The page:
Editorial: Turgot and the Battle Against Physiocracy
Jefferson valued Turgot so highly, “that in the honored place of the entrance hall to Monticello he placed a Houdon portrait bust to this Enlightenment hero.”
The continuing significance of Anne Robert Jacques Turgot (1727–1781) is both as a founder of modern economic science and as a powerful shaper of the Enlightenment idea of progress. The youthful Turgot was deeply moved by the liberal temper of Montesquieu’s L’Esprit des Lois (1748). Turgot, however, found Montesquieu’s determinism uncongenial; he was deeply impressed by the role of the human mind in molding history. This conviction, Turgot later expressed while a theological student at the Sorbonne (1750), in two major dissertations: On the Benefits which the Christian Religion has conferred on Mankind, and On the Historical Progress of the Human Mind. On related themes, he wrote the Recherches sur les causes du progrès et de la décadence des sciences et des arts, and the Plan de deux discours sur l’histoire universelle.
Turgot’s Discourse on the Historical Progress of the Human Mind laid the foundations for late eighteenth‐century writings on the themes of progress. Turgot believed mankind’s history revealed that it must make a thousand errors to arrive at one truth. But he dissented from those eighteenth‐century writers who overemphasized immediate experience and thereby viewed history as merely the record of human folly. Progress and avoiding past errors was possible only by the action of the human will informed by wisdom culled from a profound knowledge of history. Turgot thus became a diligent student of economic history for the valuable light it shed on the folly of ignoring the interdependence of capital formation and material progress.
As representative Enlightenment thinkers, Turgot and his intellectual friend Adam Smith each planned to write a history of civilization as a narrative of the history of the human mind and its progress. Turgot was a disciple of one of the two masters of the Physiocratic School, the brilliant teacher J. C. M. Vincent de Gournay (1712–1759), in whose honor Turgot wrote his Eloge de Gournay. As a teacher, Gournay had familiarized Turgot with the economic analysis of Richard Cantillon (1680–1734). From Cantillon’s Essai sur la nature du commerce en général, Turgot derived his capital theory; the necessity of capital for entrepreneurs; the general interdependence of all sectors of economic processes; as well as the concept of development by capital accumulation and investment, crucial for the idea of progress.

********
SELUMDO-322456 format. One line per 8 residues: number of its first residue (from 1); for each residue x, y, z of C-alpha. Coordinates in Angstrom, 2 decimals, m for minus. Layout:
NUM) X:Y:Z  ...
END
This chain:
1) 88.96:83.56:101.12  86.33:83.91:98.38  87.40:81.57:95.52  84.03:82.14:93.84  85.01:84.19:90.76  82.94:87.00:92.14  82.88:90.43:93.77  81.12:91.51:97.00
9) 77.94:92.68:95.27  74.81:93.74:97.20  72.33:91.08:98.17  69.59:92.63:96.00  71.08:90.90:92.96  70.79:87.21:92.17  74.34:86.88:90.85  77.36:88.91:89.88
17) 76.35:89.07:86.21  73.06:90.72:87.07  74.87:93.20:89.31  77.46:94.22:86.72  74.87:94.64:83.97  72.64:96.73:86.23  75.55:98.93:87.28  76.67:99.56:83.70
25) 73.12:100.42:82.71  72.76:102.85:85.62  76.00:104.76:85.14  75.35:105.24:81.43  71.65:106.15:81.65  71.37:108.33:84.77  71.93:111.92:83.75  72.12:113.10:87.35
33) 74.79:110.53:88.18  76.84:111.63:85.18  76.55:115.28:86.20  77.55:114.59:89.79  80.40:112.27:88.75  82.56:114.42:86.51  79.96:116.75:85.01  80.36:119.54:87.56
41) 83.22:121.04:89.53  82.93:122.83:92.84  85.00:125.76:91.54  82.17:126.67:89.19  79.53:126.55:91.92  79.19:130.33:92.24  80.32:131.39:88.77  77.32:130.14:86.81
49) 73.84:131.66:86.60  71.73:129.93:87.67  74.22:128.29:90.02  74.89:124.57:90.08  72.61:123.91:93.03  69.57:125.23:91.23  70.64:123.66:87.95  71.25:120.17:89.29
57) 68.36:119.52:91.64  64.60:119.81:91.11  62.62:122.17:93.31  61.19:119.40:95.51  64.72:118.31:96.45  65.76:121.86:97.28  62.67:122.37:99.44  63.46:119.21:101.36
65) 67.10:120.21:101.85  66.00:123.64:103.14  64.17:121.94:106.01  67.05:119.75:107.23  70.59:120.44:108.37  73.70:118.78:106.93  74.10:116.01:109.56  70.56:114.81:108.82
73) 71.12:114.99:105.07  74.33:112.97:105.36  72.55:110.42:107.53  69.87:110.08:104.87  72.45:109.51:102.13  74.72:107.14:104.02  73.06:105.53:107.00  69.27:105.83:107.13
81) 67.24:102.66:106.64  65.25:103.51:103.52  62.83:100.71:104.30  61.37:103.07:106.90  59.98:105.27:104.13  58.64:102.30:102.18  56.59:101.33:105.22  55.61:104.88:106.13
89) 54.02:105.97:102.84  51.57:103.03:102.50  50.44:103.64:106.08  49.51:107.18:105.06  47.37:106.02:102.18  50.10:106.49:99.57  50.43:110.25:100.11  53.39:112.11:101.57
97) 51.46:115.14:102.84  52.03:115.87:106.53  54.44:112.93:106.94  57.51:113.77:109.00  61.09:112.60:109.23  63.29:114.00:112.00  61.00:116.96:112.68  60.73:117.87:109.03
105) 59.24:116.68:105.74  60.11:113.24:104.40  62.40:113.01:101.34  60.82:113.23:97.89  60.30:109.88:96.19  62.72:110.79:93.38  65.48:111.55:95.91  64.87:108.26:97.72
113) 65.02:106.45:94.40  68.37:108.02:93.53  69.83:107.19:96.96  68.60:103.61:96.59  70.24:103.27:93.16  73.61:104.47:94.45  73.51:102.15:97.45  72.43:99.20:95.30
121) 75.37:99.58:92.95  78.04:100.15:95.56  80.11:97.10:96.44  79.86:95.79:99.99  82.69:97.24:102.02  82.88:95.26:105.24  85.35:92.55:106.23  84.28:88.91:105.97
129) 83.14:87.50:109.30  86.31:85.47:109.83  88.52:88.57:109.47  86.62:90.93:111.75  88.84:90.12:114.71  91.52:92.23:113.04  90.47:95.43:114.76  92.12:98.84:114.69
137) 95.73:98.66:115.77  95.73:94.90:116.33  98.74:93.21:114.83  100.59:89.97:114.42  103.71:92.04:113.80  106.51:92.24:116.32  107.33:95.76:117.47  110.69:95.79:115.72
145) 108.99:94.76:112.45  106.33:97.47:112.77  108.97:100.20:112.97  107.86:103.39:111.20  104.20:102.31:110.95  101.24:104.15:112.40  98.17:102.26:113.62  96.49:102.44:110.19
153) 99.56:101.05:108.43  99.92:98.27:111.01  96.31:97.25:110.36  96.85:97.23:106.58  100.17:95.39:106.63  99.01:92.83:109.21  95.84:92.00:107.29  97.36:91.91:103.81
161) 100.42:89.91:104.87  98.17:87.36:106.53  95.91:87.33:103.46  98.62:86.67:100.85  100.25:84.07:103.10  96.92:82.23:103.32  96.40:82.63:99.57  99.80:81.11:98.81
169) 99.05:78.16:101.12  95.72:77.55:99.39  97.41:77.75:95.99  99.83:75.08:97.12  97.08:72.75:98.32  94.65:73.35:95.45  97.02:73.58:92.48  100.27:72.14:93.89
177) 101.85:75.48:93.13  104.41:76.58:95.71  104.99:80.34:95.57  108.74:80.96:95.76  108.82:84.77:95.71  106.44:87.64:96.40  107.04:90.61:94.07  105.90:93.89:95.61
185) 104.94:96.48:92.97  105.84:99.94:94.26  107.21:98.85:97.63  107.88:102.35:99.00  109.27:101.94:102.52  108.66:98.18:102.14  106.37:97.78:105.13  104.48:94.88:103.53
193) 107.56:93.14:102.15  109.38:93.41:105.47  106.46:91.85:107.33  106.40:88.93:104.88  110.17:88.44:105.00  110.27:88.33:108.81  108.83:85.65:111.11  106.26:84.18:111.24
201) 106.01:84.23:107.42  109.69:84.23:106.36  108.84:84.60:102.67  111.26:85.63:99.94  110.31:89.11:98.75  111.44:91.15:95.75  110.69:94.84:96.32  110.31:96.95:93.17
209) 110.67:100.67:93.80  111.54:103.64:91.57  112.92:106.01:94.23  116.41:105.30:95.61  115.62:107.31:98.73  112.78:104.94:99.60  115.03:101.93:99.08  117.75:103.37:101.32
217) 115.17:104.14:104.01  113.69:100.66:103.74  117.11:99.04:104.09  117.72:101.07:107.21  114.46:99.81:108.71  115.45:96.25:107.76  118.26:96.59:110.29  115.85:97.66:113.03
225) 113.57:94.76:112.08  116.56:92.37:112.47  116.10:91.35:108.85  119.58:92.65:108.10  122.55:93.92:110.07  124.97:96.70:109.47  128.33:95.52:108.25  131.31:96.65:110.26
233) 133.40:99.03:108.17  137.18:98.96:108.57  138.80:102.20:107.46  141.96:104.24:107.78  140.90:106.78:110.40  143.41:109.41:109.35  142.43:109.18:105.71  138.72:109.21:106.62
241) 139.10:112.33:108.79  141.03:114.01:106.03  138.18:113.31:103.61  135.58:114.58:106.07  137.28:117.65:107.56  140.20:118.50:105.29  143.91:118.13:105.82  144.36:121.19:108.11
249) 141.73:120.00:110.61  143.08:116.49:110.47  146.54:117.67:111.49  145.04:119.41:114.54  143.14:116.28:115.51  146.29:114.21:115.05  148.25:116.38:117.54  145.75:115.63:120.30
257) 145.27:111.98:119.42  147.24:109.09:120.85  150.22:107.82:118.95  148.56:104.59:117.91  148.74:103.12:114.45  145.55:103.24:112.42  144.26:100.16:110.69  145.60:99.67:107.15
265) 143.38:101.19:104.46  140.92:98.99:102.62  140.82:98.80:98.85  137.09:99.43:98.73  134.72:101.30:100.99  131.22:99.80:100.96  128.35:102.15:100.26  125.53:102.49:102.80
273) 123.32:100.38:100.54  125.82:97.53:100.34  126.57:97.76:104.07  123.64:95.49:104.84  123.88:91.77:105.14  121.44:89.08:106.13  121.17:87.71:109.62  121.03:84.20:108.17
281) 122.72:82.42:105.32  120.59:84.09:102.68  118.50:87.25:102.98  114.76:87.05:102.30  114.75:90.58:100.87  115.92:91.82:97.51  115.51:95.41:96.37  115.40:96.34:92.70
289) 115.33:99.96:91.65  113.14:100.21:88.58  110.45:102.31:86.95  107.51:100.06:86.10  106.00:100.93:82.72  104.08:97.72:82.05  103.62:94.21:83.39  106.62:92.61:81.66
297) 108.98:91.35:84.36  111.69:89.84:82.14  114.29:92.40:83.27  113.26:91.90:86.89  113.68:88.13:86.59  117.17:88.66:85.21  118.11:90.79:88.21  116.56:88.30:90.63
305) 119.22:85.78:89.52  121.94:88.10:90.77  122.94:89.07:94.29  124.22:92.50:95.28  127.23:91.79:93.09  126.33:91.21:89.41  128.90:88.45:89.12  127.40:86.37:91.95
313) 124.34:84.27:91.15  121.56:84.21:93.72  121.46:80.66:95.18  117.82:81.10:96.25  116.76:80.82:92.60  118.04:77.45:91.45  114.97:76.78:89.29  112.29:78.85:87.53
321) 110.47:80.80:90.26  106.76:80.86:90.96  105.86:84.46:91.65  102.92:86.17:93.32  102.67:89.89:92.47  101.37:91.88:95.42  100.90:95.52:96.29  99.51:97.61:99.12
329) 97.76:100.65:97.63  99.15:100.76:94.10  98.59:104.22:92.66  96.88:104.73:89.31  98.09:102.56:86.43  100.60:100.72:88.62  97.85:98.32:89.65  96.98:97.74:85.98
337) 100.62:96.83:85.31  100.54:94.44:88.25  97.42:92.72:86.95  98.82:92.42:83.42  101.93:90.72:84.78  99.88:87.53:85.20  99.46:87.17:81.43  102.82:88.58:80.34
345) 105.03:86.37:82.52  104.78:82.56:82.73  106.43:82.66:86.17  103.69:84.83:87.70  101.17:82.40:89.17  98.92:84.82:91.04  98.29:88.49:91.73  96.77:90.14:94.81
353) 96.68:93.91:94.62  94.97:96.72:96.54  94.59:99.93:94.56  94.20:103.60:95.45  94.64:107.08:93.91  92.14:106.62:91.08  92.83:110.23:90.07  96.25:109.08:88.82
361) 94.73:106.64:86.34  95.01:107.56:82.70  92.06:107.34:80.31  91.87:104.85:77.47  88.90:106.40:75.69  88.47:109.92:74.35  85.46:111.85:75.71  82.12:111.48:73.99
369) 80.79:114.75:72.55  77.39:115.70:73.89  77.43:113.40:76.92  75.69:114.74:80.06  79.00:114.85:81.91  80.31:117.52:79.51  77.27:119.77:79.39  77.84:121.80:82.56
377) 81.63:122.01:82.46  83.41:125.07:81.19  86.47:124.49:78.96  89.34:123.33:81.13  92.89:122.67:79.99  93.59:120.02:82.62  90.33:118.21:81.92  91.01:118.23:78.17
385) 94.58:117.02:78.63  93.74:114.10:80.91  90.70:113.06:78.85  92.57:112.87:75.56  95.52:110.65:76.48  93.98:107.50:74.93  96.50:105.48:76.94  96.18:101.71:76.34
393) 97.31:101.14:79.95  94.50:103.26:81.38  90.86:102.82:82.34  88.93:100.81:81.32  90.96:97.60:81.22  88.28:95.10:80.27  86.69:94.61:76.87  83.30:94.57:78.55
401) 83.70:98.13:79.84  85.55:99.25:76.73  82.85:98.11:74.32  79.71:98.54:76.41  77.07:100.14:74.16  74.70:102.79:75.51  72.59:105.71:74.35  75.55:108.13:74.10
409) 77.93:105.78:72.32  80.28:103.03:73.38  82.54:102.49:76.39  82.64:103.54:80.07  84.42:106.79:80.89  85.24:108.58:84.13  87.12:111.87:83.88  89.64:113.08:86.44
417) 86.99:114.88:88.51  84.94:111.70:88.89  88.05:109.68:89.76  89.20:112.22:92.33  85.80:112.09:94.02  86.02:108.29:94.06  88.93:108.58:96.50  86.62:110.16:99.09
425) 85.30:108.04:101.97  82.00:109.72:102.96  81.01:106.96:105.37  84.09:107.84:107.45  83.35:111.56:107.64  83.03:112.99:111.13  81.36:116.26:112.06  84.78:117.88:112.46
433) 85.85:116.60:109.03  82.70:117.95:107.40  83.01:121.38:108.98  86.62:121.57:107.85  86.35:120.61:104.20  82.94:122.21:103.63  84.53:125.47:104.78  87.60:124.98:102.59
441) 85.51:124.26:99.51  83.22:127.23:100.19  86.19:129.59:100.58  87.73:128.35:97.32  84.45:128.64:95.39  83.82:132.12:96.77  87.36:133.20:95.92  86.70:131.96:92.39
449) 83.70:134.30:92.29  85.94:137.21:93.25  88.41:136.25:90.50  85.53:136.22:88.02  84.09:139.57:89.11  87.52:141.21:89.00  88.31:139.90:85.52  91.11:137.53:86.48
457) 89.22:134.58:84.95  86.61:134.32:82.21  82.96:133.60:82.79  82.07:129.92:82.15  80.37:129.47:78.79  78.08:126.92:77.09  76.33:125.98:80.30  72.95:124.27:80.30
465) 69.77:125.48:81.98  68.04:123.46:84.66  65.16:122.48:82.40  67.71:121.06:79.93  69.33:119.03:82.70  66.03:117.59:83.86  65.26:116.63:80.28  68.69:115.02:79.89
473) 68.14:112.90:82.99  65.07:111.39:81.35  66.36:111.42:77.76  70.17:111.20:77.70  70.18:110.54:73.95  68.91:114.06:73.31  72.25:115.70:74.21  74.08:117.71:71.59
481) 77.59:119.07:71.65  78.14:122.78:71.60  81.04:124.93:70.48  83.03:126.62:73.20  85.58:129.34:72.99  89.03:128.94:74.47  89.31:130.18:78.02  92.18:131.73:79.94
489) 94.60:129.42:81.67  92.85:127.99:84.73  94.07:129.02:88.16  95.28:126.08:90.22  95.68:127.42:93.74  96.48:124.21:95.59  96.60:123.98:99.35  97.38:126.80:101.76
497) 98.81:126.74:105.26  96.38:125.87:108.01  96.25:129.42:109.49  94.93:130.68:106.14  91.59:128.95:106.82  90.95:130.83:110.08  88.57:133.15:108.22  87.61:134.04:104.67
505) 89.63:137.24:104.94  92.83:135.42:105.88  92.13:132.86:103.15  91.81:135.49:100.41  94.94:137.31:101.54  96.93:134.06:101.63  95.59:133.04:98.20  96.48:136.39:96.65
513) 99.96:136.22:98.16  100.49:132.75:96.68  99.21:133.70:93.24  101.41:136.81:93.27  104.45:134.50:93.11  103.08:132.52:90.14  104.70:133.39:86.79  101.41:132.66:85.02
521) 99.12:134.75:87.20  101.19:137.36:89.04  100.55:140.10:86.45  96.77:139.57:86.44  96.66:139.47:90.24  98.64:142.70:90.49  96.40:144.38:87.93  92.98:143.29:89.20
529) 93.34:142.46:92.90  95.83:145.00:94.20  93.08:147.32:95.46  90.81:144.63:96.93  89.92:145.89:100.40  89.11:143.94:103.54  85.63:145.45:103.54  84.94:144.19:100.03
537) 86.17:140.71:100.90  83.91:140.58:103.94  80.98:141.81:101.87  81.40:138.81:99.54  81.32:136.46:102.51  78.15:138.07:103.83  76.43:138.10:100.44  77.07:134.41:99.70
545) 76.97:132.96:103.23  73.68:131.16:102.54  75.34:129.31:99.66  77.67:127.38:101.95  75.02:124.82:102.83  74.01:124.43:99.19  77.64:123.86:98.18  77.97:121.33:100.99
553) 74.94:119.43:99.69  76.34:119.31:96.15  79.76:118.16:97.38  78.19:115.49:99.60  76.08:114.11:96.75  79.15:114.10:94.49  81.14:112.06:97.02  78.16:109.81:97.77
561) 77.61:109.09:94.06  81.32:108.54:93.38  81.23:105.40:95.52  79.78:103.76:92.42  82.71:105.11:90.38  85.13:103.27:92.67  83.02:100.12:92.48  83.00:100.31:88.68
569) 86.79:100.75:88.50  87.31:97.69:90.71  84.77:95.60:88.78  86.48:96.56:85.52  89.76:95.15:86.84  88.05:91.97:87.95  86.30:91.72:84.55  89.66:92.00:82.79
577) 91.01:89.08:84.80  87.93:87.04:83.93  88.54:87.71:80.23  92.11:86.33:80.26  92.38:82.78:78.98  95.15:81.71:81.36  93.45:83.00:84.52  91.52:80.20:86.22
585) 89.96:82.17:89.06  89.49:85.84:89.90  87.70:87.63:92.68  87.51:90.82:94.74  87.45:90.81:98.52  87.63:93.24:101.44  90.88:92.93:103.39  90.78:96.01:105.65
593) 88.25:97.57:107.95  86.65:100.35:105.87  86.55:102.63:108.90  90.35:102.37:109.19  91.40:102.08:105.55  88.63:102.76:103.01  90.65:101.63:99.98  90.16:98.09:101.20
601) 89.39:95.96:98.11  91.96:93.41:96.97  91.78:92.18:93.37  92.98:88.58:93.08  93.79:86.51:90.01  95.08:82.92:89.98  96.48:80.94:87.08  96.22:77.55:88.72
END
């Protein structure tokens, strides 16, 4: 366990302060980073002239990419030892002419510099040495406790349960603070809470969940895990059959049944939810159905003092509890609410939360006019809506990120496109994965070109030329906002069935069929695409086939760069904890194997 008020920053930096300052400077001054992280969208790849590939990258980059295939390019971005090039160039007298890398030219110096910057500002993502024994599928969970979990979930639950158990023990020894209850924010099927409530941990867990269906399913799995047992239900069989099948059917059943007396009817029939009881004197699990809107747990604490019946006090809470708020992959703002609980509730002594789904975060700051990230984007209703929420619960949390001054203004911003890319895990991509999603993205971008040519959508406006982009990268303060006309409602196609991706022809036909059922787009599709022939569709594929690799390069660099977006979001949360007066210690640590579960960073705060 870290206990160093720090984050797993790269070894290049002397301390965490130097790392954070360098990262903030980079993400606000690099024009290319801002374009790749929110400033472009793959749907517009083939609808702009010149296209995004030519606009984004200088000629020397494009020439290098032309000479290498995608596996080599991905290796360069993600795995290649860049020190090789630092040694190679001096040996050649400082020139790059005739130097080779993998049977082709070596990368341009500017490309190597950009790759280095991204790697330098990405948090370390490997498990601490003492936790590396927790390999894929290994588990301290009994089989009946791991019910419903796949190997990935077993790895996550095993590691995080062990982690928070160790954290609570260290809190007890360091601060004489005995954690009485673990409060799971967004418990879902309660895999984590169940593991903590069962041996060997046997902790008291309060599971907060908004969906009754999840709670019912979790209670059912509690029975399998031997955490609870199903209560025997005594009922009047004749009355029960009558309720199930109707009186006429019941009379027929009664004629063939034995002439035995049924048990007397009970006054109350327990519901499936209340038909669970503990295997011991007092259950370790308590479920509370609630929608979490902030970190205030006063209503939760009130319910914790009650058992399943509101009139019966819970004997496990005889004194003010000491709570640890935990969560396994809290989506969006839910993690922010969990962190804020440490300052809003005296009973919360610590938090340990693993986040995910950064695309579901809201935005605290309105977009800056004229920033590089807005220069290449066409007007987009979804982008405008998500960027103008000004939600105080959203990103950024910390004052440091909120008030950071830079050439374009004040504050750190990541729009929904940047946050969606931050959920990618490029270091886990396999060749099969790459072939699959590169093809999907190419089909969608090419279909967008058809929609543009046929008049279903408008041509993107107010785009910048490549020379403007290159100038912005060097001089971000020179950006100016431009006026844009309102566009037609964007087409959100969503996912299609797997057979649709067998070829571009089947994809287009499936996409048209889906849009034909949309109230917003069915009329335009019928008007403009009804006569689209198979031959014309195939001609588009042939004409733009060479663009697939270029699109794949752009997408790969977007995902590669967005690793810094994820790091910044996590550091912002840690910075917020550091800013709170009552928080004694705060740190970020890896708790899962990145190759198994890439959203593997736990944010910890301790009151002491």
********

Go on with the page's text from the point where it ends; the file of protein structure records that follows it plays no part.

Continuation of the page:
Turgot was prominent in the rise of market economics and the antimercantilist critique ushered in by the Physiocrats. The most notable of the Physiocrats were François Quesnay (1694–1774), Pierre‐Paul Mercier de la Rivière (1720–1793), and Pierre Samuel Du Pont de Nemours (1739–1817). The Physiocrats derived their name from the Greek term “the rule of nature.” They endorsed the Lockean principal that property is the source of law and natural order (cf. Albert Schatz, L’Individualisme économique et sociale, Paris: Colin, 1907). In this vein, Turgot wrote in his article on Fondations:
Citizens have rights, and rights that are sacred to the very heart of society. The citizens exist independently of society and are its necessary elements. They enter society in order to put themselves, together with all their rights, under the protection of laws that assure their property and their liberty.